Of course uint16_t time clock used here will overflow after 65ms, but it should be sometimes enougth time for eg. reading packet, etc...
 

Offline NorthGuy

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Re: Fast unsigned integer multiply by x100 on 8bit AVR?
« Reply #52 on: January 18, 2019, 11:42:48 pm »
For short time differences lower than 65ms with ISR disabled, but timer incrementing in hardware TCNT0 each 1us, this code ...

appears to be too complex. Say, with timer overflowing at 256 you can do:

Code: [Select]
typedef union {
  struct {
    uint8_t time_low;
    uint8_t time_high;
  };
  uint16_t time;
} time_t;

uint16_t get_time() {
  static time_t cur_time;
  uint8_t t;
 
  if (cur_time.time_low > (t = TCNT0)) {
    cur_time.time_high ++;
  }
  cur_time.time_low = t;
 
  return cur_time.time;
}

which does exactly the same as yours, although I don't think I would do this in real life. The necessity of calling it very often is too restrictive.

 

Offline beduino

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Re: Fast unsigned integer multiply by x100 on 8bit AVR?
« Reply #53 on: January 20, 2019, 06:23:24 pm »
Say, with timer overflowing at 256 you can do:
...
which does exactly the same as yours, although I don't think I would do this in real life. The necessity of calling it very often is too restrictive.
My timer in CTC mode start from 0 after reaching 99, so it is not the same, however when you look into assembler code increment by one (1) looks similar to when 100 is added instead, but I do not have to call too often this function, since when I know that eg. pin change interrupt while decoding some input bits stream  is below 100us than it is sufficeint to get time during pin change interrupt and store to calculate differences, so it can be usefull sometimes.

It is always worth to see how assembler code looks like to ensure we are not loosing too many time, because of those experiments showed that by playing with different C code static/inline hints sometimes leads to interesting low level code generated, eg. in your case for this variable
Code: [Select]
  static time_t cur_time;
will not be optimized by using only registers and probably you will have LDS/STS instructions to read/store this variable in generated code, as well as difficult to reinitialize inside "get_time" function- that is why I pass those variables as pointers,
which seams in "inline" version that are optimized and registers are used without LDS/STS instructions in your case probably ;)
 

Offline NorthGuy

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Re: Fast unsigned integer multiply by x100 on 8bit AVR?
« Reply #54 on: January 20, 2019, 08:47:22 pm »
My timer in CTC mode start from 0 after reaching 99

Make it roll after 255. Are you trying to make your life more difficult on purpose?

in your case for this variable
Code: [Select]
  static time_t cur_time;
will not be optimized by using only registers

Of course not. It is a long-term variable holding the time.

There's no reason to speculate about the assembler. Just compile and post.
 

Offline rhb

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Re: Fast unsigned integer multiply by x100 on 8bit AVR?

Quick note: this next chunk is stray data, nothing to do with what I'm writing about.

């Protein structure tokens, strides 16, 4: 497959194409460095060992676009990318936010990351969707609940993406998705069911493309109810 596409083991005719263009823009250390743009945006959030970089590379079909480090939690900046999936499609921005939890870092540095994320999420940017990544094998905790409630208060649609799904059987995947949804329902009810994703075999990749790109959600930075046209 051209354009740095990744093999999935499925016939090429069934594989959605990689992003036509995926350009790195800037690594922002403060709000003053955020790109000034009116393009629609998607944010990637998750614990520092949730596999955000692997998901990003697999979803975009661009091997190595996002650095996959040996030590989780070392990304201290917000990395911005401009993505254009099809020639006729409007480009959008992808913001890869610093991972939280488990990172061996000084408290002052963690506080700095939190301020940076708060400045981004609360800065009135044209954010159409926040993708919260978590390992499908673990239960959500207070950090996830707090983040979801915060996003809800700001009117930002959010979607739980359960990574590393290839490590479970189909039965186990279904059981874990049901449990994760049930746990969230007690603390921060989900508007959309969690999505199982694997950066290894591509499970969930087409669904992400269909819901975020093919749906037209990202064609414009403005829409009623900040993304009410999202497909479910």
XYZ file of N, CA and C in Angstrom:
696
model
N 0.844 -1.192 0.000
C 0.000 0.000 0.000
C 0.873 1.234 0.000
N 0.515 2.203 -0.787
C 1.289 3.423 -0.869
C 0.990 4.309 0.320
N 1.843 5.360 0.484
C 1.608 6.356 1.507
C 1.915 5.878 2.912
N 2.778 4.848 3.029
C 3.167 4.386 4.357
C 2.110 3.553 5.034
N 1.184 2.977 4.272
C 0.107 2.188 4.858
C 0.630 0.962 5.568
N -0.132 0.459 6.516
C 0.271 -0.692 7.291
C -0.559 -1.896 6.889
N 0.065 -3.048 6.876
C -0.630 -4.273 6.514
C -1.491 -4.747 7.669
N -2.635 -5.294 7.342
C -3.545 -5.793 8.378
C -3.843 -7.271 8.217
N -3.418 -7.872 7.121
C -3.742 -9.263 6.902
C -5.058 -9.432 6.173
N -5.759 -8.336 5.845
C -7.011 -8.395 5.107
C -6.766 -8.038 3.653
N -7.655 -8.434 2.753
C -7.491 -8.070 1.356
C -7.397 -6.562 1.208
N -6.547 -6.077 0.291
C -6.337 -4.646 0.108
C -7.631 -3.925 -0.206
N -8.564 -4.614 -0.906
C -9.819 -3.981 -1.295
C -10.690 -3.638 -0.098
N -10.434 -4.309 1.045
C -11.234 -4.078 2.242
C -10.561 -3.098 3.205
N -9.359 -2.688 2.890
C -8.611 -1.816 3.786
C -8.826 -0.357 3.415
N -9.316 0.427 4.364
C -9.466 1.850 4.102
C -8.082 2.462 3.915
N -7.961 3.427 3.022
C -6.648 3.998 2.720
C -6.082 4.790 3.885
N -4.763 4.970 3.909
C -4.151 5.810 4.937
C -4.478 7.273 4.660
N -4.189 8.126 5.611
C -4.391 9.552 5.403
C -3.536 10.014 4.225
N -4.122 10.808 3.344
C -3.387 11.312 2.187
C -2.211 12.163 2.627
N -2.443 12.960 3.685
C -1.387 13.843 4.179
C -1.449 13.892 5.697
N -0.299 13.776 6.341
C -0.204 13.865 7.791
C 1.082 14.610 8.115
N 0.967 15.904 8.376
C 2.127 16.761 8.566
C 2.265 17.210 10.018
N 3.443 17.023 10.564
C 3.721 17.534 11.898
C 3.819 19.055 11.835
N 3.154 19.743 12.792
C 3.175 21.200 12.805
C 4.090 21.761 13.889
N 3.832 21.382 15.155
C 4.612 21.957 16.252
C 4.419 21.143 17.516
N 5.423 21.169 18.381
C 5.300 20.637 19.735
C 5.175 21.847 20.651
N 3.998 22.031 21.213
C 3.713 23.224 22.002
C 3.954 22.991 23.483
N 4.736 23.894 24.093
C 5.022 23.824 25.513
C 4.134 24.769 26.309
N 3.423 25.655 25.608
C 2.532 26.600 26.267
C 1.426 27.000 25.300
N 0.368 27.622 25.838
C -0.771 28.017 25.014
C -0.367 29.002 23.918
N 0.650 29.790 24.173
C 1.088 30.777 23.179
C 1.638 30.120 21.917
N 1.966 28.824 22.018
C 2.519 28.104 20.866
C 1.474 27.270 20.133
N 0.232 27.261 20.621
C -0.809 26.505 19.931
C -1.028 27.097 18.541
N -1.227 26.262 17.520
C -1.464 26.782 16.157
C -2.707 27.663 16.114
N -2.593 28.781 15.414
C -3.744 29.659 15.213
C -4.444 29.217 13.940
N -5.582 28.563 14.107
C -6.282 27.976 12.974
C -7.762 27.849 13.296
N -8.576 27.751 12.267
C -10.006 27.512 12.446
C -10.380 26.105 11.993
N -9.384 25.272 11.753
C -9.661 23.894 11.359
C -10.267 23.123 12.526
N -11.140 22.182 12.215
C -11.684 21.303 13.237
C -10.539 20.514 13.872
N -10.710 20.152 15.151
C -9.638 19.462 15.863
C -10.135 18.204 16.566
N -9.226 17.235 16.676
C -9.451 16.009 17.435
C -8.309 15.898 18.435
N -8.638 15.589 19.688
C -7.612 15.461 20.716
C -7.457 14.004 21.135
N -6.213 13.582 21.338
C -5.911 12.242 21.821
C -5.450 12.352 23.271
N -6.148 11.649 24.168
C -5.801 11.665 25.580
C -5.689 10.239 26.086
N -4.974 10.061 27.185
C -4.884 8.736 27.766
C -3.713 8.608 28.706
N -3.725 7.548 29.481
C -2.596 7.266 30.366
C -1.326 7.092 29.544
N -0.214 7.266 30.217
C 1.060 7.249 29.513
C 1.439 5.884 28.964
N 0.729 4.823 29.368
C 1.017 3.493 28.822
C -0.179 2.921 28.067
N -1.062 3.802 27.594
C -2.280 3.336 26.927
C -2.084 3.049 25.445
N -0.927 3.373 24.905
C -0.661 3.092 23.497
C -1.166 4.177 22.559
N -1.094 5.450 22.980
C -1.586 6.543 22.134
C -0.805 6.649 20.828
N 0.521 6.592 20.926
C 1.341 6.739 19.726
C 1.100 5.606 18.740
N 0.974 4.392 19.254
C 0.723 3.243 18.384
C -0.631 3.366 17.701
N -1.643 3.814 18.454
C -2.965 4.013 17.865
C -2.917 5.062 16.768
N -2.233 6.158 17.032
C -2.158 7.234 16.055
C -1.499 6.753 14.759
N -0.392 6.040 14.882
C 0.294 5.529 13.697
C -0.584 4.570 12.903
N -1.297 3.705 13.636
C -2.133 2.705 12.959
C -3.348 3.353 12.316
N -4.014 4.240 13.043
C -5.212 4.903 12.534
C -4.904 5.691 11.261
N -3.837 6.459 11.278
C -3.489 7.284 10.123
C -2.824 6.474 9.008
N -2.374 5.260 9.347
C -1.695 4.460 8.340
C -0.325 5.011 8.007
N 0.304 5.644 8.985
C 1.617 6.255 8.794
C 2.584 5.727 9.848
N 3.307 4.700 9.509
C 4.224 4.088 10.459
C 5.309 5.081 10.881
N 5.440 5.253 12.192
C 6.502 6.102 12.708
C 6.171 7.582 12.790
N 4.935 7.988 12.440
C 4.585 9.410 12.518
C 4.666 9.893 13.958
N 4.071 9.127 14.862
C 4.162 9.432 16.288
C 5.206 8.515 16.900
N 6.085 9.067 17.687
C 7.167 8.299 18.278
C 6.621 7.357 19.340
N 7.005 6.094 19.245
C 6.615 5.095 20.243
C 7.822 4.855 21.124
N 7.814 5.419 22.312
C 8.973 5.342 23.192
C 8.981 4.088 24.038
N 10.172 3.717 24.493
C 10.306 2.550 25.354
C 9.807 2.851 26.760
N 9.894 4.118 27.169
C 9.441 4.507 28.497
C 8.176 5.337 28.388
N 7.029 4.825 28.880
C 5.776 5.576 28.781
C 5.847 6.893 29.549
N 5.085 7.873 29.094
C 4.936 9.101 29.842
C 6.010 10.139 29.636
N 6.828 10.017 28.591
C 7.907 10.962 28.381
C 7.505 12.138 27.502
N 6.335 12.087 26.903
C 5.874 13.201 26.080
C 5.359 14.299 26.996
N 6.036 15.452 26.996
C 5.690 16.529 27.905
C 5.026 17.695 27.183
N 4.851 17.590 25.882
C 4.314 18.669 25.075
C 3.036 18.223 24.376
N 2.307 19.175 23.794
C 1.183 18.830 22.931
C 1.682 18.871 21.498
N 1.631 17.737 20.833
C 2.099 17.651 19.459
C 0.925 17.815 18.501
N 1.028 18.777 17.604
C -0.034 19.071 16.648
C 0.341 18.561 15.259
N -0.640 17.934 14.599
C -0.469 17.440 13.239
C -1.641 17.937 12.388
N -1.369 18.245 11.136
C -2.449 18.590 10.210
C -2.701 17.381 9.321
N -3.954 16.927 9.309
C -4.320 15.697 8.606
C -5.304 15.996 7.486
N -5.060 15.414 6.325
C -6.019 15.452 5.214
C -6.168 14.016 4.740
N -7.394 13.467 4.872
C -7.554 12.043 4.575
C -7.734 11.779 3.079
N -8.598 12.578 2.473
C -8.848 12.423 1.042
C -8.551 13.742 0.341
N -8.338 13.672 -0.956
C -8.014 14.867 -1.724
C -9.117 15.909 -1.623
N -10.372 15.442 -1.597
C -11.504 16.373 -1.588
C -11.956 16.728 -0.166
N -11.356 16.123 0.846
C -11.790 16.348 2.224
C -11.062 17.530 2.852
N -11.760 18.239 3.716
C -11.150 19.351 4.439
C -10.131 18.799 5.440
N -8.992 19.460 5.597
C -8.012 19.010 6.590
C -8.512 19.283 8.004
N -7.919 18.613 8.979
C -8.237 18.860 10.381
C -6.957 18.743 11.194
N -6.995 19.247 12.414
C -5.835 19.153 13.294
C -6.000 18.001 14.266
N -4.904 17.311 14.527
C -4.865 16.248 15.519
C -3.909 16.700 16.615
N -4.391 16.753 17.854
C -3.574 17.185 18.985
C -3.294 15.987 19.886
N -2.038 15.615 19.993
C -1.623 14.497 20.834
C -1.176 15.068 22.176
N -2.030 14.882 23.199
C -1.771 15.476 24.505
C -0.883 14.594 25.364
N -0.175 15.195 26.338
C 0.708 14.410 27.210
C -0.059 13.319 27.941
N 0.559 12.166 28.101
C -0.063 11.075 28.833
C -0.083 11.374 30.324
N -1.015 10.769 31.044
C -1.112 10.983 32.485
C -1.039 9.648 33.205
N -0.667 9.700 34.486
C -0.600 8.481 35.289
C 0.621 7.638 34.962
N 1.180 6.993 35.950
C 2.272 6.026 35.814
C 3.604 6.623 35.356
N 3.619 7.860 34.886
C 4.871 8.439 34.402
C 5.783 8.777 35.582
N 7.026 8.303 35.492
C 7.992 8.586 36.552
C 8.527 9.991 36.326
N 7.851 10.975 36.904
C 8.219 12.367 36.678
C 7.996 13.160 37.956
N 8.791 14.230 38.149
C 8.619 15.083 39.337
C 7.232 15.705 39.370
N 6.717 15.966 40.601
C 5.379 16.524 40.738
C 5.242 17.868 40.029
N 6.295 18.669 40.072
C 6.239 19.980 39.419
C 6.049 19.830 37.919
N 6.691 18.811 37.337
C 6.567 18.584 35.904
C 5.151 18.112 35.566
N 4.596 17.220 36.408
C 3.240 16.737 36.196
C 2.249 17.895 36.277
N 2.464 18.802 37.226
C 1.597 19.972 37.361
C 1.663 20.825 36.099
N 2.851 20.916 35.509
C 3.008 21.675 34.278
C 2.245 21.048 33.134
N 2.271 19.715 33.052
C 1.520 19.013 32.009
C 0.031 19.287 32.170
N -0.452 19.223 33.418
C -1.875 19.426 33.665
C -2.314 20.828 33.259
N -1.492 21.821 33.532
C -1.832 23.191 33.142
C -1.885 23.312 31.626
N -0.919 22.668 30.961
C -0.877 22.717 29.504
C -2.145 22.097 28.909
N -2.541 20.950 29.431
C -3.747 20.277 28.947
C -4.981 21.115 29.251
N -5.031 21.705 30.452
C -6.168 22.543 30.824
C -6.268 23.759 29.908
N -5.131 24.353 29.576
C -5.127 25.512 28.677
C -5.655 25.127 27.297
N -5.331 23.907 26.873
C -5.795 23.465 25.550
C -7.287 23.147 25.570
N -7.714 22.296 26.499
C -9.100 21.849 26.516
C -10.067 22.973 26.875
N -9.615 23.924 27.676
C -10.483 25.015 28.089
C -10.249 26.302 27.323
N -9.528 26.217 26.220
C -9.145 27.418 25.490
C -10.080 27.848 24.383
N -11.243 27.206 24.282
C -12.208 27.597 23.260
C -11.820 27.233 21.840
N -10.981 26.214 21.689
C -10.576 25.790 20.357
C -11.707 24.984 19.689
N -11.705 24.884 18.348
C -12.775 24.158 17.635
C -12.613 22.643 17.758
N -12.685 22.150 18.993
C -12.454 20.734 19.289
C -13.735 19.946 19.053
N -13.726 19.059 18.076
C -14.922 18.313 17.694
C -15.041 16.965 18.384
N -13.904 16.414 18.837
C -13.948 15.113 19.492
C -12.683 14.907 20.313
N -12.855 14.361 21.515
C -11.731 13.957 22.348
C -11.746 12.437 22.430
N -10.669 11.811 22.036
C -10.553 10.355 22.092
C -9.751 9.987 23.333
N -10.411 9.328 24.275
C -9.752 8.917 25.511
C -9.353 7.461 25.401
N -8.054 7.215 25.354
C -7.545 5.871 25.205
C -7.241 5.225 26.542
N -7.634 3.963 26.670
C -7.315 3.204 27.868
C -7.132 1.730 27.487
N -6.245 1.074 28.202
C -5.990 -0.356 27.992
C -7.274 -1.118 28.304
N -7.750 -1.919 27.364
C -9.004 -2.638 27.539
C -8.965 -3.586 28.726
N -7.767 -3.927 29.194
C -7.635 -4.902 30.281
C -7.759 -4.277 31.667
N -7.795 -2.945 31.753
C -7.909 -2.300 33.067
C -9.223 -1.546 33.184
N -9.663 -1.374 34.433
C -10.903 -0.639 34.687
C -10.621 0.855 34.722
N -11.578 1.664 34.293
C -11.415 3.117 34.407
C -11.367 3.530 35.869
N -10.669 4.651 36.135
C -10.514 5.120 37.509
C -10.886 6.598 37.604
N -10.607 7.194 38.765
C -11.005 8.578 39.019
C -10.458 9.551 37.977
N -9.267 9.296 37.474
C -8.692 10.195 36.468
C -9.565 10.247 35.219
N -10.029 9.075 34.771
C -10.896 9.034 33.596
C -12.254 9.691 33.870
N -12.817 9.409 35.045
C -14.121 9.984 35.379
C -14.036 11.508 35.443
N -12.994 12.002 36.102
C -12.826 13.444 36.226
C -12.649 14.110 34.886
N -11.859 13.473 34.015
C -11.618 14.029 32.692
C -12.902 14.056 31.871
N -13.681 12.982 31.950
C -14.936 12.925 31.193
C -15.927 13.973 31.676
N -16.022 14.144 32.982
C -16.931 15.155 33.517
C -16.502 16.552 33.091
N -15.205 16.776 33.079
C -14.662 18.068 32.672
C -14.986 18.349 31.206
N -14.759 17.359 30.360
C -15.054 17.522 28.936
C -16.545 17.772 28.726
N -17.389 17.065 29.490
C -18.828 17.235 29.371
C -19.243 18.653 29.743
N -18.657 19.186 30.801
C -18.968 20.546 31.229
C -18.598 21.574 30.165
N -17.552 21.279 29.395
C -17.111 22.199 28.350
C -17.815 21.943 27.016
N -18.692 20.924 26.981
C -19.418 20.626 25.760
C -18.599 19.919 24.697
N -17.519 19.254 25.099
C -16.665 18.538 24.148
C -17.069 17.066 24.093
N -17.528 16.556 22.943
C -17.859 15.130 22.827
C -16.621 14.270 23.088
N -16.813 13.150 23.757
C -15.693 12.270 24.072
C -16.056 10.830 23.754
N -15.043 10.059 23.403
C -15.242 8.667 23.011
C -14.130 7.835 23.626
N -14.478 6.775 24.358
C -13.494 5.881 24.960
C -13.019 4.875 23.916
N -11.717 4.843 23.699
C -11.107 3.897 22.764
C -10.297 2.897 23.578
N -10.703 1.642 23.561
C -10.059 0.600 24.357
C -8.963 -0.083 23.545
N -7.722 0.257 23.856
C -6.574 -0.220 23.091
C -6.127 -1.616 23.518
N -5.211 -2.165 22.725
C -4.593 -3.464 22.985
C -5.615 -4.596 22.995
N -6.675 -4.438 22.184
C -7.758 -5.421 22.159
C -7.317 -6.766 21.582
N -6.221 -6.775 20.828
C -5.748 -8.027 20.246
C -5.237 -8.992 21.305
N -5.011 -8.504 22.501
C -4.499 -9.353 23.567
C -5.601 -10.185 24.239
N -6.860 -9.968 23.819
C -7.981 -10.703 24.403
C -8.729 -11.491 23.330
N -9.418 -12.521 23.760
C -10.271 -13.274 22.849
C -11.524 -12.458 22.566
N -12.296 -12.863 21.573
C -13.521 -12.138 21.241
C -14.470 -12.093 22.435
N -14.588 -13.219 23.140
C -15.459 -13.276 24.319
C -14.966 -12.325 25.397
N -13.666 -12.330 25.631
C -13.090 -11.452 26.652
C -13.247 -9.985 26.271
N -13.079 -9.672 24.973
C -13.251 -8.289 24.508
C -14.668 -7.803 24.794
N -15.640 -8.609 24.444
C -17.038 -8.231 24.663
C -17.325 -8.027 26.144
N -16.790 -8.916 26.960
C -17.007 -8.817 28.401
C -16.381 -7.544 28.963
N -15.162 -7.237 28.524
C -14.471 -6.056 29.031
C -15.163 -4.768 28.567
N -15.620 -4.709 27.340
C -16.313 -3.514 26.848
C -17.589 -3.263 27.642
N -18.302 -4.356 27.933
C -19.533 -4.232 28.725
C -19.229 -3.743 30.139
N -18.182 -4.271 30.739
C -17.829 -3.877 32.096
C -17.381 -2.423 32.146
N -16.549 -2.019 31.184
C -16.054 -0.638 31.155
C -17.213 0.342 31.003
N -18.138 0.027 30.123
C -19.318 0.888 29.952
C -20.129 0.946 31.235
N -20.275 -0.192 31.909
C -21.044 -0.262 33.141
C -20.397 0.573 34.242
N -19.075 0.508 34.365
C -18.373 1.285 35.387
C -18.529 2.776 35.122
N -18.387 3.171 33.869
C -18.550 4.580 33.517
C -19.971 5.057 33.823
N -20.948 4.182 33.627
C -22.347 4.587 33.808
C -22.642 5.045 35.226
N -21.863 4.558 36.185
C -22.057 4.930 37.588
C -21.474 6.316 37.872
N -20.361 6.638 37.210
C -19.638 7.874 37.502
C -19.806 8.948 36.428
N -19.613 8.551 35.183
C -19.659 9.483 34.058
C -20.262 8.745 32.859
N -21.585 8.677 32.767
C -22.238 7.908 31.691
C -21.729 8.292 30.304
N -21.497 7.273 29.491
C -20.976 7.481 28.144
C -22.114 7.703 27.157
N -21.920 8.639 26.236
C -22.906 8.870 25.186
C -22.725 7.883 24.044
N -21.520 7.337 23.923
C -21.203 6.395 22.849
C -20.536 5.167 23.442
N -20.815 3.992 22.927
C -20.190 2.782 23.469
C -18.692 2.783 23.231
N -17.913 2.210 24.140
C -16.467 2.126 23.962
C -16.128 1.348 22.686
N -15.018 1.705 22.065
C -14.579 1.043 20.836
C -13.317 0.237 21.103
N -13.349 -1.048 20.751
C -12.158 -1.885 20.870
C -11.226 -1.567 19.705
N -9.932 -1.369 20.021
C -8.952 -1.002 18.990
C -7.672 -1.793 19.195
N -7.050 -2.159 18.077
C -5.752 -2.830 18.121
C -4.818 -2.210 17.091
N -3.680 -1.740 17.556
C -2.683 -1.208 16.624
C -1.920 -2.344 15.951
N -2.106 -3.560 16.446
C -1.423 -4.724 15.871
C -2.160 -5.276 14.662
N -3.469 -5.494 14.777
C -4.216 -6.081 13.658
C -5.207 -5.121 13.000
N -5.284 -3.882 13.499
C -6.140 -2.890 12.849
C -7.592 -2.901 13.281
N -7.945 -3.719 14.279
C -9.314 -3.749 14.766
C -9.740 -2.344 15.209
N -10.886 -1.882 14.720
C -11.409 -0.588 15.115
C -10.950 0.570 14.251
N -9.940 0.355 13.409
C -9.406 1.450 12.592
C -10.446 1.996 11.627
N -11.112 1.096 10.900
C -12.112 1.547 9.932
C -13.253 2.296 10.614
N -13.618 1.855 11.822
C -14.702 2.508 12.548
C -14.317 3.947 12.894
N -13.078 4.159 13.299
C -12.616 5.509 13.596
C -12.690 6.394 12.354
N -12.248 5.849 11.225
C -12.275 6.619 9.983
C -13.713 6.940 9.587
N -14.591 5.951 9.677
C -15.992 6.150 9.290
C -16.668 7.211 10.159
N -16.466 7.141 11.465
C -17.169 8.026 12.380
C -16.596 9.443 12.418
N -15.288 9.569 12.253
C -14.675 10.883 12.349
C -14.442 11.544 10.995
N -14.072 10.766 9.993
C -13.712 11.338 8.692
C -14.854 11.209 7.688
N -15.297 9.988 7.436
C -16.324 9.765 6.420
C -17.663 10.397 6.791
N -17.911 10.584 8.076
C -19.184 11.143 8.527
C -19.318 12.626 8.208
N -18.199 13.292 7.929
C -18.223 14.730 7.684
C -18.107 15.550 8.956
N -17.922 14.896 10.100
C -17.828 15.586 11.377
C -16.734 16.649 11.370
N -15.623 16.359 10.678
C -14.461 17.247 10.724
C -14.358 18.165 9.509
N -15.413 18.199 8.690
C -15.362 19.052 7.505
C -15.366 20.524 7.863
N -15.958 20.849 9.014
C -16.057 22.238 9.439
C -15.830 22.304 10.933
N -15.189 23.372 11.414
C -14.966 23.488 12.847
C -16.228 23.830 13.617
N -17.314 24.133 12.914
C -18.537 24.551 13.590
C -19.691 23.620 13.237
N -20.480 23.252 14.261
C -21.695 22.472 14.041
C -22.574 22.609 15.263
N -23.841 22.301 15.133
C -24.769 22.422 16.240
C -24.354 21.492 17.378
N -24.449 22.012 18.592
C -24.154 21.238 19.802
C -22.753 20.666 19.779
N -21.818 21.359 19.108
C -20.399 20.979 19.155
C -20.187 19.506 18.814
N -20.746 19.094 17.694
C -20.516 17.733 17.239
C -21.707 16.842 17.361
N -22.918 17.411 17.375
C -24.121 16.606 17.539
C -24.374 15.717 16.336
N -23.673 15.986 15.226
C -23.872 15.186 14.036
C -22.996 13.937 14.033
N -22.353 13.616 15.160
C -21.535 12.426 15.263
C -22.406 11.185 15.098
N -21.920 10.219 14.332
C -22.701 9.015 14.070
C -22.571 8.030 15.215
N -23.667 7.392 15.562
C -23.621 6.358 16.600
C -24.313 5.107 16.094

« Reply #55 on: January 20, 2019, 10:35:05 pm »
I've not followed or read this thread, but skimming over it I thought this might prove useful.


From "Hacker's Delight" by Henry S. Warren, Jr.

Edit:

100x = (32x - 8x + x) * 4

3 shifts and 2 adds
« Last Edit: January 21, 2019, 03:38:22 am by rhb »
 

Online westfw

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Re: Fast unsigned integer multiply by x100 on 8bit AVR?
« Reply #56 on: January 21, 2019, 06:07:14 am »
Quote
100x = (32x - 8x + x) * 4
3 shifts and 2 adds
The original post had 3 shifts and 4 adds - theoretically only slightly worse.
The problem is that a 32bit shift is not particularly "inexpensive" on an AVR (which takes at least three instructions to shift 32bits by one position), and the original effort wouldn't factor the shifts to notice that 32x = 4*8x, or equiv.)

Since then, much of the discussion has been about how to re-think the overall program so that you never need to multiply by 100 in the first place.
 

Offline rhb

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Re: Fast unsigned integer multiply by x100 on 8bit AVR?
« Reply #57 on: January 21, 2019, 11:35:37 am »
All I'd  meant to do was post the section from "Hacker's Delight"  which is full of obscure tricks. 

Unfortunately I read enough while scanning it  that the edit popped into my head after I got in bed.  I knew it was not going  to leave me alone unless I added the edit.
 

Offline splin

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Re: Fast unsigned integer multiply by x100 on 8bit AVR?
« Reply #58 on: January 22, 2019, 06:11:18 am »

Anyway, I've decided to... do not use do-while loop, but instead added correction for time - something like back in time  :popcorn:



Quote
but probably useless since ISR clear this flag during its execution
You cannot make use of that flag if using the isr.

But, I've used this flag as you can see in assembler code above  >:D

Warning: Do not try this code at home - it is not tested yet, but "Patent pending :D:o

I wouldn't bother with that patent as it doesn't work  :--

It seems that what you are trying to do is:

Quote
When added at the begining of avr_time_us_get() wait for OCF0A cleared in TIFR by ISR during its execution, since OCF0A is set when TCNT0 is reset to 0 in CTC

Ok, so what you need is to wait (for up to 100us) until you detect that OCFOA has changed from set to cleared at which point you can be sure that the ISR has just executed and you can safely read avr_time_counter knowing that the ISR won't run whilst you're doing so. But as you have already surmised OCFOA will only be active for a very short time (unless you have interrupts disabled - which I don't believe you do) - specifically from the moment the timer rolls over, until the ISR starts.